2013 GM Truck Homecoming Fort Wayne Indiana

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2013 GM Truck Homecoming Parade Sept 14, 2013

By Steve Purdy
Michigan Bureau

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Fort Wayne IN September 16, 2013; Hundreds of GM truck enthusiasts gathered in the huge parking lot at the Coliseum in Fort Wayne, Indiana to celebrate the launch of the fresh, fully redesigned full-size pickup line that primarily come from the 27-year-old assembly plant just south of town.
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Invitations went out to owners within about 100 miles but word spread even further and trucks came from all over. In addition to a static show of old and new trucks we were entertained by speeches from a gaggle of politicians, a vehicle walk-around by the chief engineer of GM trucks Jully Buran and the presentation of $100,000 in grants from the GM Foundation to 10 local charities. To finish the day a parade of 200-plus trucks wound through the streets of Fort Wayne.

Your intrepid Michigan Bureau chief was invited down to cover the event and provided a loaded GMC Sierra to make the trip. How could I resist?

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I made the two-hour drive into about a three and a half-hour jaunt taking the verdant two-lanes from my home base in south central Michigan to Fort Wayne where the mighty Maumee River emerges out of two lesser streams. Corn and soybeans were quickly turning brown along the back roads as they ripen before harvest. The little towns I pass through, like Hicksville, Ohio, define this rural part of the country where trucks are essential tools as well as image statements for farmers, suburbanites and every category of workmen and women. My GMC Sierra Crew Cab SLT stood out as I noticed more than a few heads turn. This is a striking new design.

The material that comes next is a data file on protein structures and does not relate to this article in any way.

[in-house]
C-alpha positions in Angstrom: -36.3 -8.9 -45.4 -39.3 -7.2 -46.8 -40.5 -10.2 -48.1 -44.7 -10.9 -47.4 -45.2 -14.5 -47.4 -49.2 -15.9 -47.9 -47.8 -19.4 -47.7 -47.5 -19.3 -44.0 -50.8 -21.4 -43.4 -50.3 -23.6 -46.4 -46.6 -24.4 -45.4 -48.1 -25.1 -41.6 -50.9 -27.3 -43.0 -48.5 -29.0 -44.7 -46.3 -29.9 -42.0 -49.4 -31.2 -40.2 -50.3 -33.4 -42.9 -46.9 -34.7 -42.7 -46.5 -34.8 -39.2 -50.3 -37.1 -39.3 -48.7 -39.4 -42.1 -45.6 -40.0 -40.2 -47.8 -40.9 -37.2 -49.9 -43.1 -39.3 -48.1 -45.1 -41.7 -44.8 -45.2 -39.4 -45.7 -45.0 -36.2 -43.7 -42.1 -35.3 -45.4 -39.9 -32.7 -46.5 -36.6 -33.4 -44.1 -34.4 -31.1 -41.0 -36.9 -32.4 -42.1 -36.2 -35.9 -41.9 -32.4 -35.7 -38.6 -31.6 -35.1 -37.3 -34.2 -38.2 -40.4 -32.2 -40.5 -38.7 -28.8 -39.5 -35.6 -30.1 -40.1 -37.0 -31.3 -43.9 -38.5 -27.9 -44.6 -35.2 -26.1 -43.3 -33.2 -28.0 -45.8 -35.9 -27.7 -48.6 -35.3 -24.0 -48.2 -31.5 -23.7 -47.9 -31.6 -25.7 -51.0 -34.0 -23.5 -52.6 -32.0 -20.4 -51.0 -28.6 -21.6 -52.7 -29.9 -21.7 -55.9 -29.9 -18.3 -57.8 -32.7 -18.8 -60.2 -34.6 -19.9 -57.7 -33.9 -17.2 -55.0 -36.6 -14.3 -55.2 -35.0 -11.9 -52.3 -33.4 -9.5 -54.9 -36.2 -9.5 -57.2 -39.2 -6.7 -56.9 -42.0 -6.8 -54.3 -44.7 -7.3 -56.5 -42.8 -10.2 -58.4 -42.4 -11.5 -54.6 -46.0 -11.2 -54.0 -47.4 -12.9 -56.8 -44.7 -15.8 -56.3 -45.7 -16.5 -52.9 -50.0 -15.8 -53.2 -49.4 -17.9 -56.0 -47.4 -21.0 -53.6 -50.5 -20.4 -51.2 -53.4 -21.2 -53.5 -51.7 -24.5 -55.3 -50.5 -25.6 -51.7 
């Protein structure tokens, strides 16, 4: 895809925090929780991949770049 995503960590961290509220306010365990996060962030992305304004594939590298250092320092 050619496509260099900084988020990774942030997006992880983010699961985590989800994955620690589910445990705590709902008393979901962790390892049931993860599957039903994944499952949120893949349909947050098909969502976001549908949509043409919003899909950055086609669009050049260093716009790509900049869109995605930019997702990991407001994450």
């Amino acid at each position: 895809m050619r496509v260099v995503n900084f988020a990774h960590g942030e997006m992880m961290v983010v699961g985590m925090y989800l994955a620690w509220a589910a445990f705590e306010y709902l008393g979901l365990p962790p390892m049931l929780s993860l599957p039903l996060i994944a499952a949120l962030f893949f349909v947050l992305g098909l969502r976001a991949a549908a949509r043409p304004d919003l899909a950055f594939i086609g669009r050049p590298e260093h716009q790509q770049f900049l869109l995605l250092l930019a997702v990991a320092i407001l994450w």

Having recently reviewed the 2013 GMC Sierra Denali, the 2014 Toyota Tundra and RAM pickups I had some basis for comparison. All are excellent, competent, well-equipped trucks that emphatically make the point that this is an intense segment of the vehicle market in which to compete. With each redesign they all must increase performance, add content and move upscale without adding to price more than nominally. This truck does all that well - the Chevy Silverado with no price increase and the GMC with just a modest one. They are both at dealers now.

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Our test loaded SLT truck shows a base price of $43,125 and that includes the 5.3-liter V8, a trailering package, the 3.08 rear end, a nicely damped tailgate, stitched leather interior, polished aluminum wheels, multiple USB ports, a 110V outlet and lists of other stuff. Options include heated steering wheel, power sliding rear window, park assist, lane departure warning, collision alert, buzzing seat, premium Bose audio, chrome steps, power sunroof and navigation with 8-inch screen. Total price on our sticker shows $50,185. Don’t expect many incentives to begin with, but if you’re lucky enough to find a 2013 on a dealers lots you can save buckets of cash, but you’ll not have all the new stuff included in this truck.